Kyrgyz president accepts new prime minister but delays resignation

People attend a rally to demand the resignation of Kyrgyzstan's President Sooronbai Jeenbekov in Biskek, Kyrgyzstan

Kyrgyz President Sooronbai Jeenbekov accepted the appointment on Wednesday of a political opponent as prime minister, but immediately defied him by refusing to step down until a new election could be held following a popular uprising.

The central Asian nation, which borders China and is allied to Russia, has experienced turmoil since official results of an Oct. 4 parliamentary election reported a victory for parties supporting Jeenbekov, and were rejected by the opposition.

After opposition supporters seized government buildings and took to the streets, the authorities cancelled the election results. Jeenbekov said last week he would step down once “legitimate leaders of executive bodies are appointed and the country returns to the rule of law”.

On Wednesday, Jeenbekov accepted parliament’s choice of Sadyr Japarov, a nationalist whose supporters freed him from prison last week, to be prime minister.

Japarov said Jeenbekov must leave office within days to honour his pledge to step down.

“The president’s resignation is what people are demanding,” he told a briefing. “I will go to the president today and we will resolve this issue.”

But hours later, Jeenbekov’s spokeswoman said the president had told Japarov he would stay on until new parliamentary elections were held and a date for a new presidential vote announced.

“Sooronbai Jeenbekov once again stressed that he has no right to resign now as this would lead to unpredictable and harmful developments for the state,” she said.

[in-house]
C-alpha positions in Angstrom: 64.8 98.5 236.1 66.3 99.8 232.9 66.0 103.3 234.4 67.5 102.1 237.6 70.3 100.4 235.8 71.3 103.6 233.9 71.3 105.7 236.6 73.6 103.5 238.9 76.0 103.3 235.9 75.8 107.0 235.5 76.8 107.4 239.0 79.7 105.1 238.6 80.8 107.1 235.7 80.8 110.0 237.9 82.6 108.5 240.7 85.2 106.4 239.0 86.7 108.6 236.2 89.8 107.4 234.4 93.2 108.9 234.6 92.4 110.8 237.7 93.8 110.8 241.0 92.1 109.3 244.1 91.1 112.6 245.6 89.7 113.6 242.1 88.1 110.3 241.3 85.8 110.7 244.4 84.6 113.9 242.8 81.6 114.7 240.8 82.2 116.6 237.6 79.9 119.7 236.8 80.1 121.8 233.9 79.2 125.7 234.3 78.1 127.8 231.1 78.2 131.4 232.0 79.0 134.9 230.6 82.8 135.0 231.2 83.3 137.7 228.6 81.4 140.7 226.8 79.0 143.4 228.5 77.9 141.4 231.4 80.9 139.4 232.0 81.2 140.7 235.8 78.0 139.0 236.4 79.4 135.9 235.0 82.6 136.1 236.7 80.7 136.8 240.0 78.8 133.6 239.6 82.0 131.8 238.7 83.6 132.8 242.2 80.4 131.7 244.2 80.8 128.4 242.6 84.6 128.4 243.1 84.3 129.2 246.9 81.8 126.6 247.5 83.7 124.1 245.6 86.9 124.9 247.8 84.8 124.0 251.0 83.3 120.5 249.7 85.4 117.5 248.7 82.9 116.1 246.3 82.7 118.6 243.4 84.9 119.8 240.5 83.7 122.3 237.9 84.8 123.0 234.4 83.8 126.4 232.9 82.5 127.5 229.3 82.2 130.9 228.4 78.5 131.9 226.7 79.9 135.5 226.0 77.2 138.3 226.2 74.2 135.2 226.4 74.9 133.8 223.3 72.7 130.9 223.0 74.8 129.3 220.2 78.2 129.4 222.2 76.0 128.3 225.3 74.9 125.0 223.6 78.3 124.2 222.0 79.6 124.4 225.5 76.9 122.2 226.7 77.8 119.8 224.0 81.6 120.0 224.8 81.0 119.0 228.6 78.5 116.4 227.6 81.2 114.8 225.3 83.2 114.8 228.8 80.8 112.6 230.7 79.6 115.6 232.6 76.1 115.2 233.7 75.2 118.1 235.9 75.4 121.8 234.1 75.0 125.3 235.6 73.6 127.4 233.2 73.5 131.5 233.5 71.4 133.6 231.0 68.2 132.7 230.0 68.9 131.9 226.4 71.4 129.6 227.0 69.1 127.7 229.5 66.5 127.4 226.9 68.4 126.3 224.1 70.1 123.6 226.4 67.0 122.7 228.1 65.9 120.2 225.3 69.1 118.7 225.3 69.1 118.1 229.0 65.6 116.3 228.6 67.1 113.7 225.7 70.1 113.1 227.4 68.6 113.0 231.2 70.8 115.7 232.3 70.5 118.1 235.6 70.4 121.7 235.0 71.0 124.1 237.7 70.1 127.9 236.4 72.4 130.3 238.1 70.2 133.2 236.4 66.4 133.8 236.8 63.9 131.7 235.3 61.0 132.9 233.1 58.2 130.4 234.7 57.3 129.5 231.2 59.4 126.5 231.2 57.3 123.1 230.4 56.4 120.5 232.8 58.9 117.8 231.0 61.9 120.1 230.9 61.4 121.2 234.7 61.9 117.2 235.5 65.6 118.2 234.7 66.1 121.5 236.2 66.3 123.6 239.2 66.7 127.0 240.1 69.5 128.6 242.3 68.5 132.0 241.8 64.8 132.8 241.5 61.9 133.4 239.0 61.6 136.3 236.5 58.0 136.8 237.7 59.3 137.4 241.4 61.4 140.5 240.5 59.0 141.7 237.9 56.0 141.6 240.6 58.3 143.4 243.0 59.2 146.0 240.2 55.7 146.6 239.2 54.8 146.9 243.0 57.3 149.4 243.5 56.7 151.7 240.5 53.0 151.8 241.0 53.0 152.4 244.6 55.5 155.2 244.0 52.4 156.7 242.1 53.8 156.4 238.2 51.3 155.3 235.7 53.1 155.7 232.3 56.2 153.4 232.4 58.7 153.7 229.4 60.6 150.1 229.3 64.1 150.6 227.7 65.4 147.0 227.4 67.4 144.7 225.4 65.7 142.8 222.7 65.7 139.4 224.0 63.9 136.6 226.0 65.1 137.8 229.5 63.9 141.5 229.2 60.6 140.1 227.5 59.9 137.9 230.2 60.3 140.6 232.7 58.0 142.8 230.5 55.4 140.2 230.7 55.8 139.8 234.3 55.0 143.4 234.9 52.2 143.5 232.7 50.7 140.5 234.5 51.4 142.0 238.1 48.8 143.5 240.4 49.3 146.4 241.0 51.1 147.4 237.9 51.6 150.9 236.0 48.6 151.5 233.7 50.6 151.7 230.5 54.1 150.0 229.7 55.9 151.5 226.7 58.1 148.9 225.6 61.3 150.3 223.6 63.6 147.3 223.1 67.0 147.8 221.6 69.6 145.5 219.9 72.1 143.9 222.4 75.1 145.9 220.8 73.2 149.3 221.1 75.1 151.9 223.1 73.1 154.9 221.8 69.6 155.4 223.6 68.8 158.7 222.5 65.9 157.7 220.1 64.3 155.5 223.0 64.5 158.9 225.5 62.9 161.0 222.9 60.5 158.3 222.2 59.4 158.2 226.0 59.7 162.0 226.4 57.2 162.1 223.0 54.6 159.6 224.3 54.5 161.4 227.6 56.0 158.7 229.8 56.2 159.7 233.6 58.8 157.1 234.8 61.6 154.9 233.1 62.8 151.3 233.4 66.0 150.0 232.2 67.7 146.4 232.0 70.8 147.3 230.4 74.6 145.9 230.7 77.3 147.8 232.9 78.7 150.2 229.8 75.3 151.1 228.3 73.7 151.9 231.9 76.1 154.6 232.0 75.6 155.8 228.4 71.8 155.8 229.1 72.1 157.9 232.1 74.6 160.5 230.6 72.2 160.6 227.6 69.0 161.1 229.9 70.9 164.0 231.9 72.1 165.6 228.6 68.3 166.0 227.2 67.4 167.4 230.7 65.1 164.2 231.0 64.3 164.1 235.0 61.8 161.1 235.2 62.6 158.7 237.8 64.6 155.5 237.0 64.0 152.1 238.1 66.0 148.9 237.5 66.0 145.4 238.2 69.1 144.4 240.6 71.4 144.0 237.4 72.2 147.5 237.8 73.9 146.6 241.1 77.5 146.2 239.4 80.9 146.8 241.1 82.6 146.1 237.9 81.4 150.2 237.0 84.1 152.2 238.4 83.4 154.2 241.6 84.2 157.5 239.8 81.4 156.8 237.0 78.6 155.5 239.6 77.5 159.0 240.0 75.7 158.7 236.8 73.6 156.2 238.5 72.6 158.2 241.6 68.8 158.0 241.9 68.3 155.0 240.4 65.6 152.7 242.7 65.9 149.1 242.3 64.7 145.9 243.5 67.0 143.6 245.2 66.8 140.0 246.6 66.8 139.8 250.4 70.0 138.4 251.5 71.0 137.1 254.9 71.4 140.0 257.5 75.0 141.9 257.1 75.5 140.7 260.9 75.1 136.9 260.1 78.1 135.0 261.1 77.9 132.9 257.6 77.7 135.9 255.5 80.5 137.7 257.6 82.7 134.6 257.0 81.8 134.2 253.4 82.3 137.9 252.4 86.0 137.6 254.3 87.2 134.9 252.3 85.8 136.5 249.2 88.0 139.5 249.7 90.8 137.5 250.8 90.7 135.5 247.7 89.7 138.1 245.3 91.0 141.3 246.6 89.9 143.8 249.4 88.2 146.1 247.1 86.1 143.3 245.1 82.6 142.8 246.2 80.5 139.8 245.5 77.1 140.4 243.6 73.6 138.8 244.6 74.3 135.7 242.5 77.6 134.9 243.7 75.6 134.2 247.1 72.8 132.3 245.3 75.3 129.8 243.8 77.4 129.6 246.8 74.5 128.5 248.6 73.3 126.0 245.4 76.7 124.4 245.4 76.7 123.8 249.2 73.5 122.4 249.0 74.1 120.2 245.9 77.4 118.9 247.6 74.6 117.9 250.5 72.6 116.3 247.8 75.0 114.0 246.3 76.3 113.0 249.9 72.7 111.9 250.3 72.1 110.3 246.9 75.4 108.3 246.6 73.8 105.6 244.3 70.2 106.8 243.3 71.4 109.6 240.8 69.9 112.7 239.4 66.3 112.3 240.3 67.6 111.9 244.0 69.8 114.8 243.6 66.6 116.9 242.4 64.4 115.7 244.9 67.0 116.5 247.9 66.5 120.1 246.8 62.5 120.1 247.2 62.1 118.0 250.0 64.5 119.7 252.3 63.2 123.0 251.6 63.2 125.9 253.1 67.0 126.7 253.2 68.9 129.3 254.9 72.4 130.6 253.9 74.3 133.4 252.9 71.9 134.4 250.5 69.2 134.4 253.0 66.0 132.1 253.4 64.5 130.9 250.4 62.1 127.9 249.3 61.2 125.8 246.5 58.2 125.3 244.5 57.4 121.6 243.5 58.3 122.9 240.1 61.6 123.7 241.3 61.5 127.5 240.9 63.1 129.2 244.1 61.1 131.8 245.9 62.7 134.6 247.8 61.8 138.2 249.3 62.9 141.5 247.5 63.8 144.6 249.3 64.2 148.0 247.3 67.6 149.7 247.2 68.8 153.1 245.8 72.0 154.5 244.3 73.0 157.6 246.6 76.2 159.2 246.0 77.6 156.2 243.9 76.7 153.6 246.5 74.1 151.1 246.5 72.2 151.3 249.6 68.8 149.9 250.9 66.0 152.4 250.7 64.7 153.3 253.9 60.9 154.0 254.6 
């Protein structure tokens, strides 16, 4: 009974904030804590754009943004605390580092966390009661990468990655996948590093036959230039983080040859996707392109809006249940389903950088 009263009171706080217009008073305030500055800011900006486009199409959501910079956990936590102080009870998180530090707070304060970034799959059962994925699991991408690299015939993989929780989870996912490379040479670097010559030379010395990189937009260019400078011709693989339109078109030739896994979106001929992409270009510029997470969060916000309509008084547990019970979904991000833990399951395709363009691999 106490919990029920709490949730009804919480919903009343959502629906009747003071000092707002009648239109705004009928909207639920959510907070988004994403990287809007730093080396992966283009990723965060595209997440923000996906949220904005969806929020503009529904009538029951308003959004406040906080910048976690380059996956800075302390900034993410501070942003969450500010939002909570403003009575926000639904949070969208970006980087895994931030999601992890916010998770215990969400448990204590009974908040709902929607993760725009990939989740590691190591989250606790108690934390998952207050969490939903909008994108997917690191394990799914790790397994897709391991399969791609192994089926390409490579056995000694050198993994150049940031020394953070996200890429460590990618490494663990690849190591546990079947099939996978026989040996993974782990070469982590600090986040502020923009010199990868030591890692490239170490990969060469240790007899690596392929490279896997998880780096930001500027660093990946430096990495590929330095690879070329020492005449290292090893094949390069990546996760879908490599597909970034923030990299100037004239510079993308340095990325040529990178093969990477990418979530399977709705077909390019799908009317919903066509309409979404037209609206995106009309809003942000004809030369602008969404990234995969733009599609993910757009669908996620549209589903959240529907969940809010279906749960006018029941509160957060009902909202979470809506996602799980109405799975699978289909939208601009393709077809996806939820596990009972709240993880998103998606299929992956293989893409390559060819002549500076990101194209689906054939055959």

The prime minister later told a crowd of his supporters in Bishkek he would continue to press for the president’s immediate resignation when talks resume on Thursday.

Japarov also reaffirmed a commitment to maintain a strategic partnership with Russia and said he had no plans to change the terms of Russia’s military presence.

Russia has expressed concerns that the former Soviet republic, home to a Russian military air base and a large Canadian-owned gold mining operation, could slide into chaos.

Kyrgystan has already seen two presidents toppled by popular uprisings since 2005, and frequent political unrest.

Before his supporters sprung him from jail, Japarov had been serving a lengthy sentence on charges of taking a senior public servant hostage during a protest in 2013. Last week a court reviewed his case and quashed the verdict.

Kyrgyzstan’s capital Bishkek is under a state of emergency, but a few hundred Japarov supporters demonstrated in the centre of the city, defying a ban on rallies, to demand the president resign and parliament dissolve itself.

A few hundred Jeenbekov supporters held a counter-protest at a road leading to his residence on the outskirts of Bishkek, saying they wanted to make sure their opponents did not attempt to storm it.